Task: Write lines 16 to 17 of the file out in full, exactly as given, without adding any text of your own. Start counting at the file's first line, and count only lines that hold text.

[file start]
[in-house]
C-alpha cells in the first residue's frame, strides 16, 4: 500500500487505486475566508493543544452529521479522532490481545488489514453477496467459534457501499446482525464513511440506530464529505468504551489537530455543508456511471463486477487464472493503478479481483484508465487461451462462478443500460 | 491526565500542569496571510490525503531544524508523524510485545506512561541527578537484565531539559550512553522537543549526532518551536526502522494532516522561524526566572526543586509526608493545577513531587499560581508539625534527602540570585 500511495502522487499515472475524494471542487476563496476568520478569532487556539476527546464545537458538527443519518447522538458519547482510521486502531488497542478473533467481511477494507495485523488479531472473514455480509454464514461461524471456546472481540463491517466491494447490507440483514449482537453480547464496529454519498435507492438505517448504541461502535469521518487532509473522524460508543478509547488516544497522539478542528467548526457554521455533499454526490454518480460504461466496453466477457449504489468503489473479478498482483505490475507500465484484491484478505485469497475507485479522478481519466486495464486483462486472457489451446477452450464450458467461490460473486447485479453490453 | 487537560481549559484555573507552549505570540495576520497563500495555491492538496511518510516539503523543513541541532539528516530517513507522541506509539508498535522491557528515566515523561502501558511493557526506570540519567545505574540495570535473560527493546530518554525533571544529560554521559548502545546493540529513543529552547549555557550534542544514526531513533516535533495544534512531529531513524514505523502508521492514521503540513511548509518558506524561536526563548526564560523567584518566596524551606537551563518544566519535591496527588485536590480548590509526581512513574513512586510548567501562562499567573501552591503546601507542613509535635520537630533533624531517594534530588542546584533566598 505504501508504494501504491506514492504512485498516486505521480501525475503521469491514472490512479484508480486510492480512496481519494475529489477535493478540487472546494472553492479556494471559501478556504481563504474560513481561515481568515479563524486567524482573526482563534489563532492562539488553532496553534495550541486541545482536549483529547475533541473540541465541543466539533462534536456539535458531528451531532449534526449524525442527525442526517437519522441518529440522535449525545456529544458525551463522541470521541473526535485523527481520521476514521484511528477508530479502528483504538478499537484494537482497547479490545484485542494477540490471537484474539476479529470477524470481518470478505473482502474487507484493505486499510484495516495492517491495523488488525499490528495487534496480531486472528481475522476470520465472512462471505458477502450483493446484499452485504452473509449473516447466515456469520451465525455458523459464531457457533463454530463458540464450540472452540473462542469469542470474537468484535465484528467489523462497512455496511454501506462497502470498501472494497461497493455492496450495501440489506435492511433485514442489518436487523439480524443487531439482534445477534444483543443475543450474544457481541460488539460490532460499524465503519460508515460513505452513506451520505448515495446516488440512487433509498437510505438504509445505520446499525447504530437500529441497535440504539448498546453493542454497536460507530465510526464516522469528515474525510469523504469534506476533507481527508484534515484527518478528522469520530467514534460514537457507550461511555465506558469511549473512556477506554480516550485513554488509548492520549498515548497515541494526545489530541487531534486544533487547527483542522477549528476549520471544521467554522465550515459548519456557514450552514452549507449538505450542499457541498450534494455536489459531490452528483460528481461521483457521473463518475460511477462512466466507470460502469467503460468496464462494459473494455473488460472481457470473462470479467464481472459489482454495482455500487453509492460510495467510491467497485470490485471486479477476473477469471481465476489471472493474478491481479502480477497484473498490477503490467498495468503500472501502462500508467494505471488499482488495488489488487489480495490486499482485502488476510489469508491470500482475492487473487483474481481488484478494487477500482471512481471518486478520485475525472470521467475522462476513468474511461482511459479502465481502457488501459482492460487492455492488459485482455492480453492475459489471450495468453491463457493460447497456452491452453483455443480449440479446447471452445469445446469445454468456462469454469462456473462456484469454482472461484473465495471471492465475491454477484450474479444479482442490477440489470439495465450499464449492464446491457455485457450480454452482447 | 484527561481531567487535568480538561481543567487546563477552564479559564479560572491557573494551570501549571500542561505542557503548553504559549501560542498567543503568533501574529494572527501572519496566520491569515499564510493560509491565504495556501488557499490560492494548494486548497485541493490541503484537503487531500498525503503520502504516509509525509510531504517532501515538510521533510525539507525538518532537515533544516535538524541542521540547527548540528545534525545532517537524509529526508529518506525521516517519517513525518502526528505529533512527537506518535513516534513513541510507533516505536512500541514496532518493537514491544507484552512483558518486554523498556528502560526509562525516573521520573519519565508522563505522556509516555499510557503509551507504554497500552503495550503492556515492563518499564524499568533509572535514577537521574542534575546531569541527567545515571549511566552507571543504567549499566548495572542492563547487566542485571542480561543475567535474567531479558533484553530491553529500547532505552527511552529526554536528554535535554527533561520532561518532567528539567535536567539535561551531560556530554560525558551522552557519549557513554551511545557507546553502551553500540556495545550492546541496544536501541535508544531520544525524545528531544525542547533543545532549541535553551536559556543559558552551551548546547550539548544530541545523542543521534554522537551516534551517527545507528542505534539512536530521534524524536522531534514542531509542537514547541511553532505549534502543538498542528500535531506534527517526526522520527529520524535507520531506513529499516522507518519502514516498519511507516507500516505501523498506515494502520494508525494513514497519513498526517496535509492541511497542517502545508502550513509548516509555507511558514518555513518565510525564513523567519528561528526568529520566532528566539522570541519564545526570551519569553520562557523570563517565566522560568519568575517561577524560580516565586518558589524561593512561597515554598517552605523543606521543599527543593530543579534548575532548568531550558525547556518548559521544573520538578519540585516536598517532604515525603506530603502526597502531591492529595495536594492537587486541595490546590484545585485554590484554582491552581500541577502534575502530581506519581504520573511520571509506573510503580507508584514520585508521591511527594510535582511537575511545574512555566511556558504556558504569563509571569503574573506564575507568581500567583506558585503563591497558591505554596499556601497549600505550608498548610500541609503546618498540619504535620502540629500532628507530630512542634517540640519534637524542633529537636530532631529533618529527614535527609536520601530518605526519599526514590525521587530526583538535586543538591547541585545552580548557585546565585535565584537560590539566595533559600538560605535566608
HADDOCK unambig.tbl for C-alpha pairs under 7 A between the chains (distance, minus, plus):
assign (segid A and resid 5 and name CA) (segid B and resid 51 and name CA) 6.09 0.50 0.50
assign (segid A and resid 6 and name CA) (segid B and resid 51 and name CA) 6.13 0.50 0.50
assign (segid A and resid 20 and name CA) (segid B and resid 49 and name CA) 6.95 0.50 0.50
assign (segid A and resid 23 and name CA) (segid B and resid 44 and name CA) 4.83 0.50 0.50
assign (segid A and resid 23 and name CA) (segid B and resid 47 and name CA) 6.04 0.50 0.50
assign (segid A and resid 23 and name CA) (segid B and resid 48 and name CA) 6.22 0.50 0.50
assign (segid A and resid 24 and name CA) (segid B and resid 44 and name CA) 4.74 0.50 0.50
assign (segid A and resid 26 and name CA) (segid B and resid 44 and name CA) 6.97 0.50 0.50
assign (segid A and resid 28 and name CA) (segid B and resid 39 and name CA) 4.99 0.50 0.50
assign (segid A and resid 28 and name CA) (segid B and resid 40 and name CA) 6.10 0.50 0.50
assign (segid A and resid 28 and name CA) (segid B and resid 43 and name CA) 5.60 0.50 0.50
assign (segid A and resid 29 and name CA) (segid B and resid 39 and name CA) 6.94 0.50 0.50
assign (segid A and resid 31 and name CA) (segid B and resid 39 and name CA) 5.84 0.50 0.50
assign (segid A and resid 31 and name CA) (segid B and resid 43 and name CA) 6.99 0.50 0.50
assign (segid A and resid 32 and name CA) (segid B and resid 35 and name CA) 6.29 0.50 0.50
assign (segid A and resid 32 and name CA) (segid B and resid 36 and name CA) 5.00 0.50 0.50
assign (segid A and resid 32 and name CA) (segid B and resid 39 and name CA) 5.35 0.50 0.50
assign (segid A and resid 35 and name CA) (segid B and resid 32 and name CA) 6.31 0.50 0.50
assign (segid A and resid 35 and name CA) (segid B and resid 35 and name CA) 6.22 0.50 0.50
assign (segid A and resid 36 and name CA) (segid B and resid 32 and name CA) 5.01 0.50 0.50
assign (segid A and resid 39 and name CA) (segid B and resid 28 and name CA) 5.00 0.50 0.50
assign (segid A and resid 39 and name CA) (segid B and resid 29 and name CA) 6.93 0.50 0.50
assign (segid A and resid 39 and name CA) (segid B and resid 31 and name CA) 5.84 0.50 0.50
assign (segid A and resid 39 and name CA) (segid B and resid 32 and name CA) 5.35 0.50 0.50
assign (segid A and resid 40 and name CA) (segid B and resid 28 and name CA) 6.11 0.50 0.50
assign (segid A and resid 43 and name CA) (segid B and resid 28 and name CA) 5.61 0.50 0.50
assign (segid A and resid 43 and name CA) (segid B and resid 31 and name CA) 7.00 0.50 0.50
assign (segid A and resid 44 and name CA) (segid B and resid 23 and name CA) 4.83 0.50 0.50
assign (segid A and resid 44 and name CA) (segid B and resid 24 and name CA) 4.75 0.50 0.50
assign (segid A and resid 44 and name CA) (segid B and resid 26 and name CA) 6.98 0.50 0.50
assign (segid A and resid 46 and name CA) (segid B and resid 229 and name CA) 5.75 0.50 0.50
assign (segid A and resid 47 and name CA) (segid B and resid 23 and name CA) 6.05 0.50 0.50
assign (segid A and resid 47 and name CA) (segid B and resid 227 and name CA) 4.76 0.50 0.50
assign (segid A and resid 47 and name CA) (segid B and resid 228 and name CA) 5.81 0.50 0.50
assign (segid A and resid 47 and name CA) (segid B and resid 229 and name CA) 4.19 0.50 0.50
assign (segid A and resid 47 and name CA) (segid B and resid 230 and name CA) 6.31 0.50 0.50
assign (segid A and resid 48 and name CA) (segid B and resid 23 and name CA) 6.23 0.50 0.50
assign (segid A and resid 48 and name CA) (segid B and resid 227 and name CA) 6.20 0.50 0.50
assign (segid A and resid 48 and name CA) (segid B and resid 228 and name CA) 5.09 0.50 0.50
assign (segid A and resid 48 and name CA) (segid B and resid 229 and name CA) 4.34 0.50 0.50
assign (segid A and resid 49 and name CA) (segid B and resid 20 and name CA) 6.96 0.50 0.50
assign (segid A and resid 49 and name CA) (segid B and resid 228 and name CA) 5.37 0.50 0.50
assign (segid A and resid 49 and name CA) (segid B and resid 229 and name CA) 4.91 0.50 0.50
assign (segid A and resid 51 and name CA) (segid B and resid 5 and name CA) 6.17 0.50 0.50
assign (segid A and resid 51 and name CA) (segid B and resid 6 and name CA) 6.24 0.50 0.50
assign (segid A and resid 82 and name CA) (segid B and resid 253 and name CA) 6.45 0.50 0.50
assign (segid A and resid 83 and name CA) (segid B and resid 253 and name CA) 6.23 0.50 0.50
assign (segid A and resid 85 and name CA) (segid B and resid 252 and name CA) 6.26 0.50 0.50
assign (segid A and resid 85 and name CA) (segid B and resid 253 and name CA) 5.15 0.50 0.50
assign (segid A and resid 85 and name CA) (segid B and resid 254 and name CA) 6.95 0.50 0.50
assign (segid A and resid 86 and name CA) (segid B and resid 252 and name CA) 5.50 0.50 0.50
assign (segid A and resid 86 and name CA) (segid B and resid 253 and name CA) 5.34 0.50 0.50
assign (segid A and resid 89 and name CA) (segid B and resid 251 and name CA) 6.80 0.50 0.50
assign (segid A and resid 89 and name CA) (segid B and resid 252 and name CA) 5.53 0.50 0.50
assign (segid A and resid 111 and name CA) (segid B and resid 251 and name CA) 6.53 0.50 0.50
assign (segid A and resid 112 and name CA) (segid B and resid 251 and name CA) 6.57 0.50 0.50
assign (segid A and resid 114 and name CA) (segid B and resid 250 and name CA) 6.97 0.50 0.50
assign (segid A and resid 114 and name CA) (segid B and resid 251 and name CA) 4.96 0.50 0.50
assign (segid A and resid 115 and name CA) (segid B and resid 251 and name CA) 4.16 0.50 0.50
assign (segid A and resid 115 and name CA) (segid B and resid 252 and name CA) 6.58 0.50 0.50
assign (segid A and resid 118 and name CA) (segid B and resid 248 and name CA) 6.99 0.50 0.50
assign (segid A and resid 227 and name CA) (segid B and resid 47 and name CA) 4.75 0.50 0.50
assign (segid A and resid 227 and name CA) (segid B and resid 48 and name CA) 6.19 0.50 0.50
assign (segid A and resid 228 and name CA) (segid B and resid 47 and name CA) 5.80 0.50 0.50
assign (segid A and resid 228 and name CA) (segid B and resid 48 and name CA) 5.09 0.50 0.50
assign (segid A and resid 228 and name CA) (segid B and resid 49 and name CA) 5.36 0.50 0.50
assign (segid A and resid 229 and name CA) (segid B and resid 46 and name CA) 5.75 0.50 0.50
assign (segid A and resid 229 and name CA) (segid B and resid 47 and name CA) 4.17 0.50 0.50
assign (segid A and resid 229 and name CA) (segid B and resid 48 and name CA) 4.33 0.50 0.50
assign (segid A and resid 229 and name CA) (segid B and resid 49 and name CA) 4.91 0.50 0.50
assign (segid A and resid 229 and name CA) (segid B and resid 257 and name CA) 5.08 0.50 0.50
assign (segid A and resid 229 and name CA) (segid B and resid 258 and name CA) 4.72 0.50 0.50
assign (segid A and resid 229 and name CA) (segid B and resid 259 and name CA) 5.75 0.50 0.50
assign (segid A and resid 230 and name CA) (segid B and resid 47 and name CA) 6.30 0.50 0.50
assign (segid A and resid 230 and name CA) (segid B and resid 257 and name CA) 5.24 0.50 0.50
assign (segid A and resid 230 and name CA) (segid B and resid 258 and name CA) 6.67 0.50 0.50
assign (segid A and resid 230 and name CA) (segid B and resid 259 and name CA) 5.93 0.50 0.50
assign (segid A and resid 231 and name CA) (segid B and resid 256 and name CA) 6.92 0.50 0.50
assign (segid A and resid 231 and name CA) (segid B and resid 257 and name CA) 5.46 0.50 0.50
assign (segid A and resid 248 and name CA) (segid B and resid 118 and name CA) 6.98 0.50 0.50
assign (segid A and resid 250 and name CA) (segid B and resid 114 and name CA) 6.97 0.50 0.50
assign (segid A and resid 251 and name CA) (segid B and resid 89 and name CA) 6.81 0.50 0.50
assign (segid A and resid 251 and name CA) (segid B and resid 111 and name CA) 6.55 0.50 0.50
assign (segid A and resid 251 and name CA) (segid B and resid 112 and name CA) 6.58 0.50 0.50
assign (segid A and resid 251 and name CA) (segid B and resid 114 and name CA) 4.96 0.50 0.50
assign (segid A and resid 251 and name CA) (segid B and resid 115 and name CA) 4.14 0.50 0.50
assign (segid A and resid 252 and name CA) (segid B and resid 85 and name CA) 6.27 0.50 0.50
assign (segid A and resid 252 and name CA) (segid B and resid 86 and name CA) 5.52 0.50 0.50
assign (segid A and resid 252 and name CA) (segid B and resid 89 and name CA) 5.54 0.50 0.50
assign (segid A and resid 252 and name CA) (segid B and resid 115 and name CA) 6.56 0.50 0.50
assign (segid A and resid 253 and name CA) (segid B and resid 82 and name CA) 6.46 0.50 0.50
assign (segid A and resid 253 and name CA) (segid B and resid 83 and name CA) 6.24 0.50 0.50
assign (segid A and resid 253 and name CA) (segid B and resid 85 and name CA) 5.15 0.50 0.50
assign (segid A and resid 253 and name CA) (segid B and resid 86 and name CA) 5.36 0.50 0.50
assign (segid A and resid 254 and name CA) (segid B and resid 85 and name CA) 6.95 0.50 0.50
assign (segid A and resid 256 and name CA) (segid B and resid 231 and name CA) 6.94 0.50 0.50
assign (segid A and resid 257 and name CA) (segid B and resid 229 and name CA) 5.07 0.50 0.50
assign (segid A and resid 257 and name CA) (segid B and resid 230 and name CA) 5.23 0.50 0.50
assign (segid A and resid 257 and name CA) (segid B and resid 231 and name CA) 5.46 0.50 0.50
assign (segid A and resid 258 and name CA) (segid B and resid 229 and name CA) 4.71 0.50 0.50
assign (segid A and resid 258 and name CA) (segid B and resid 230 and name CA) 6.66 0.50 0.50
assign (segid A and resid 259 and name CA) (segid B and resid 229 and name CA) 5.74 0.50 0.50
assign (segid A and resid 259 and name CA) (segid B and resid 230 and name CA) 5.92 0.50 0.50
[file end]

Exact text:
assign (segid A and resid 31 and name CA) (segid B and resid 39 and name CA) 5.84 0.50 0.50
assign (segid A and resid 31 and name CA) (segid B and resid 43 and name CA) 6.99 0.50 0.50